February himself appears to be the months of winter personified as a shadowy creator figure, who controls the town with his parchments and words, attacking the townspeople for reasons which remain unknown to the readers and perhaps even the townspeople. He is eventually revealed as a cowardly figure, wracked with guilt and aware of his ruthless attacks, and yet unable and to some extent even unwilling to change his course. He epitomises the idea of defeatism, showing how he chooses to accept his role as a villain instead of changing the course of his actions. His character is perhaps the biggest, and most apparent metaphor, what comes most obviously to mind is the idea of a writer suffering from depression and perhaps even some form of writer’s block, who chooses to take his frustrations out on his own creations (in this case, the town). Being shown as a man with internal conflicts (“his beard scraggly, his pants torn…He cries a lot too. Sometimes he just sits at his desk staring at the blank sheets of paper”), February appears almost like a bully, unable to face up to his own fears, instead inflicting difficulties on his own creations, preferring to act as a God-like creator who refuses to take positive responsibility, and enjoying his immense power.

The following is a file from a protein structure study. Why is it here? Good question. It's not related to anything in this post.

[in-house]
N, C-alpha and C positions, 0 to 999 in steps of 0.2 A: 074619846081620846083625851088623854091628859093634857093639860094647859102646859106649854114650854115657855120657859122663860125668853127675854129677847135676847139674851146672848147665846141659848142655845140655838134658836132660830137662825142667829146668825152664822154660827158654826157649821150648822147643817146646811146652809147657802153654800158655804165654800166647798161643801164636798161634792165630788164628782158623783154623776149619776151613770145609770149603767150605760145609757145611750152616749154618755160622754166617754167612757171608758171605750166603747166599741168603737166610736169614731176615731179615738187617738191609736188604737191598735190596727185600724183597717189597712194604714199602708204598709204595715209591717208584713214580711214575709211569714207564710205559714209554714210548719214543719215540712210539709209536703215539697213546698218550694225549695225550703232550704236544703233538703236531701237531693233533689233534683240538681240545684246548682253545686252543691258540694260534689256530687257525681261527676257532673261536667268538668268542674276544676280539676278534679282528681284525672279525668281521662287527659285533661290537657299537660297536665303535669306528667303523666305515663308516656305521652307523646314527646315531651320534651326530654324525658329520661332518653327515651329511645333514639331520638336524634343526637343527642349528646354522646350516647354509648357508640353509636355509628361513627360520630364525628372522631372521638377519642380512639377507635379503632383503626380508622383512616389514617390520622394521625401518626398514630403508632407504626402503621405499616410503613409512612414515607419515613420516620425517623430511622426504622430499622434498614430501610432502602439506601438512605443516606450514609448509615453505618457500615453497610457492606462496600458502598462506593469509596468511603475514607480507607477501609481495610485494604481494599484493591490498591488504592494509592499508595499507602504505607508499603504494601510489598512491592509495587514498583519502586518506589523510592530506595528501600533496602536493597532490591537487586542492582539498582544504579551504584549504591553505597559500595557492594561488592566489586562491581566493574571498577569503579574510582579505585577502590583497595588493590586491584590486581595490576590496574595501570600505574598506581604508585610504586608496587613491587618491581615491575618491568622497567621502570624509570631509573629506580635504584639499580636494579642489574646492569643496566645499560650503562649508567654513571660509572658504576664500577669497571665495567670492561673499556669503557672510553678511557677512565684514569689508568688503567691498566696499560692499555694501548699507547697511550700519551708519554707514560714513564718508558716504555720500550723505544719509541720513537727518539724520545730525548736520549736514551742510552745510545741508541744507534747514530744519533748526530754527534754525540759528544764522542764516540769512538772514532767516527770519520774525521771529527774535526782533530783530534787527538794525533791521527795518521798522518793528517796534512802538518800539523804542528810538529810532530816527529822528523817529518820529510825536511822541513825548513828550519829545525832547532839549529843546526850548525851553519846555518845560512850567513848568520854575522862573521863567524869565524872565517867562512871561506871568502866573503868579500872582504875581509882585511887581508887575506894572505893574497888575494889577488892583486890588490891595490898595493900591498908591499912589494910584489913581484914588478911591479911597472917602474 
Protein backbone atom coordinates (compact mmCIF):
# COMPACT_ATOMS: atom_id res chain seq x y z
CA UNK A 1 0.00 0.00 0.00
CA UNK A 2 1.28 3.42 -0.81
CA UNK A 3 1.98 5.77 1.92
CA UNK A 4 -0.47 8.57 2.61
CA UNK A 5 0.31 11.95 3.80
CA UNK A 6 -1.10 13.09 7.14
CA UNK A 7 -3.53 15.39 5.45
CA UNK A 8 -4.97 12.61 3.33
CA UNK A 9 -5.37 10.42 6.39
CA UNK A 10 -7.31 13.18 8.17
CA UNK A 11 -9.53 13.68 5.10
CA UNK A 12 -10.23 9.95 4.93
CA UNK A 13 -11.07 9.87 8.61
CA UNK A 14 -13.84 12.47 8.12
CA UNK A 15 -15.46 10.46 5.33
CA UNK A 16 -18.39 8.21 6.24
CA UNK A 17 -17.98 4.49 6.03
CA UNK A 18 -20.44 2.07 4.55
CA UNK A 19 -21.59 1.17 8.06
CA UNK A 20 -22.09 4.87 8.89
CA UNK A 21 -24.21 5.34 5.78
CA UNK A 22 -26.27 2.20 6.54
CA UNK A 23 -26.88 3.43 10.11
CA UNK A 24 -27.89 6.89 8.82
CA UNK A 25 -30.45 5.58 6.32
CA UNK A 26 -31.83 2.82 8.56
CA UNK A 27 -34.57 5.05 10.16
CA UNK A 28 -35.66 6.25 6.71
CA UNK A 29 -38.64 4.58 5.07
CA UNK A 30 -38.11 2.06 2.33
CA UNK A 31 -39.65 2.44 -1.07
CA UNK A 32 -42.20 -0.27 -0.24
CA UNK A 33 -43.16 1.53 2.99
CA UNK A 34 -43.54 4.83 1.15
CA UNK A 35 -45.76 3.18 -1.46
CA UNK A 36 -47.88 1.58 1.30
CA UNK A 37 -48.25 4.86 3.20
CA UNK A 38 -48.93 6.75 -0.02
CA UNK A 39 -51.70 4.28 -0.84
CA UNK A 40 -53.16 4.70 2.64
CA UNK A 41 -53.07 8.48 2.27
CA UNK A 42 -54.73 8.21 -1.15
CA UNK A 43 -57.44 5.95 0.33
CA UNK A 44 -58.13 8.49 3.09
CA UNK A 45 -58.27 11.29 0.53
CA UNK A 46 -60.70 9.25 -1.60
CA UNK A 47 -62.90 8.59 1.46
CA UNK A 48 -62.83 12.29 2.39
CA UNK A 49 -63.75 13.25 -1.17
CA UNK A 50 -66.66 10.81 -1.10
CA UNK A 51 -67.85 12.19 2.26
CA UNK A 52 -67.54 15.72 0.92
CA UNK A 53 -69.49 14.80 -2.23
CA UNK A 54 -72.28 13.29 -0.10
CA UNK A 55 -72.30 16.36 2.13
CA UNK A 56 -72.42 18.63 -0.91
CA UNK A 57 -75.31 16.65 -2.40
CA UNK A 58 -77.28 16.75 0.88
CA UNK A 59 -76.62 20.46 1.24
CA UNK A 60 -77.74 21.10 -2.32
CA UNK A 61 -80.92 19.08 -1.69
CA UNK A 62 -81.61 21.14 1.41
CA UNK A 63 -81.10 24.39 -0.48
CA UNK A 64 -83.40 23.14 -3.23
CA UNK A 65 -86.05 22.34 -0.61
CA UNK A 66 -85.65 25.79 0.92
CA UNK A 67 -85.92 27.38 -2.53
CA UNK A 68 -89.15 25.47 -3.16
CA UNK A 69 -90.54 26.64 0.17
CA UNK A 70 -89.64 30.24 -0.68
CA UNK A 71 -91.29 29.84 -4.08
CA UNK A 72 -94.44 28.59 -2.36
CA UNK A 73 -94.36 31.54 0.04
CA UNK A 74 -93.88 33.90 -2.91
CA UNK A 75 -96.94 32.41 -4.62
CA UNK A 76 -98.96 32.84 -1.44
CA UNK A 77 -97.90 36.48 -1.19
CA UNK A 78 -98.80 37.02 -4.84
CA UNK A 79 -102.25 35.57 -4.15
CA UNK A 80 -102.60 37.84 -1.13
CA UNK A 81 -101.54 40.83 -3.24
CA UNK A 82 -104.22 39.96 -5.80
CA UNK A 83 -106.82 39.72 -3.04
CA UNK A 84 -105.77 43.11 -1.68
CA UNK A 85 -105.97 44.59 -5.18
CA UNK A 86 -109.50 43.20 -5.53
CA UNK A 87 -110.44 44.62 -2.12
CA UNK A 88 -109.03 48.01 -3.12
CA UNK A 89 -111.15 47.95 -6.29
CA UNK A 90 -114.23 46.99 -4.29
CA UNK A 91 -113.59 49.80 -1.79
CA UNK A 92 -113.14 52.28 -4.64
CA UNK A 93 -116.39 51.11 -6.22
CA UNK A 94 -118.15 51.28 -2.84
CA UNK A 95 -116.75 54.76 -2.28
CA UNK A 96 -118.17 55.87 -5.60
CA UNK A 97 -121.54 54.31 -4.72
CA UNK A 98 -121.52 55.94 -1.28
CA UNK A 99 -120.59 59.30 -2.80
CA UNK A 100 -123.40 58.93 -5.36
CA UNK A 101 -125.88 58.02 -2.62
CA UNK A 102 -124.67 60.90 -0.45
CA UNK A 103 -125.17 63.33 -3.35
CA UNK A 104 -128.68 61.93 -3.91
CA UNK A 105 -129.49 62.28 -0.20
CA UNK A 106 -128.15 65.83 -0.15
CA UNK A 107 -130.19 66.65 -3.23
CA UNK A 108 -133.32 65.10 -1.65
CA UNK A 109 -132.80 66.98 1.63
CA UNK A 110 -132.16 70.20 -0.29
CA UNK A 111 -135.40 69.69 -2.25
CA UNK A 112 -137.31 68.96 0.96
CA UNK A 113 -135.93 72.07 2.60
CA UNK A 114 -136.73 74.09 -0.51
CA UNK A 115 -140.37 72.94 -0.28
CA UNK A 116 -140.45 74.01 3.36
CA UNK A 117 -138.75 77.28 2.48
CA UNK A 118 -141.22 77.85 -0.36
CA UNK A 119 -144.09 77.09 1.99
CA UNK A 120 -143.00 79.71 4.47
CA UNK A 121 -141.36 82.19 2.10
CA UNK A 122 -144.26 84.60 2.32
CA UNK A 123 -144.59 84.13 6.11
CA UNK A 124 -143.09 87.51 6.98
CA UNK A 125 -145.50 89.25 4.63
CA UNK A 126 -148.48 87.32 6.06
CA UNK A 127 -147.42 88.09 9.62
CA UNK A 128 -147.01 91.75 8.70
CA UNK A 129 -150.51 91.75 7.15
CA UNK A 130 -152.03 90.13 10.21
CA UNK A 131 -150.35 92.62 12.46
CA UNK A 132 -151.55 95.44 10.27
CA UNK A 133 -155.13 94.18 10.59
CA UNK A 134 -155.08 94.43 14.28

It is also apt then, that the character of the “girl who smelled of smoke and honey” also has her own influence on the course of the tale, as of course it is she who is shown as having a subtle hand in both the town’s fate as well as influencing her (later revealed) husband, February. Less is focused on her role as a woman and a wife (although there are references to her disappointment in February, as well as her unspoken feminine touch), but rather the scrutiny is on, like February, her title, and how much she plays up to this.

Parrallel to February’s anti hero status is reluctant hero Thaddeus, who shows many layers to his private thoughts and feelings. Pushed towards a growing war and fuelled by his love for his wife and his strong bond with his missing daughter, Thaddeus depicts an unusual leadership and, like many of the other characters, his own quirkly inventiveness and imagery (“My body a kite you can throw in the air”), as well as his own struggles which reflects February’s own mindset. However, Thaddeus also shows that he is not exempt from becoming paralysed by the attacks from February, showing how he too is consumed by his feelings and grief, and like many of his fellow townspeople, he still has very human weaknesses and fears.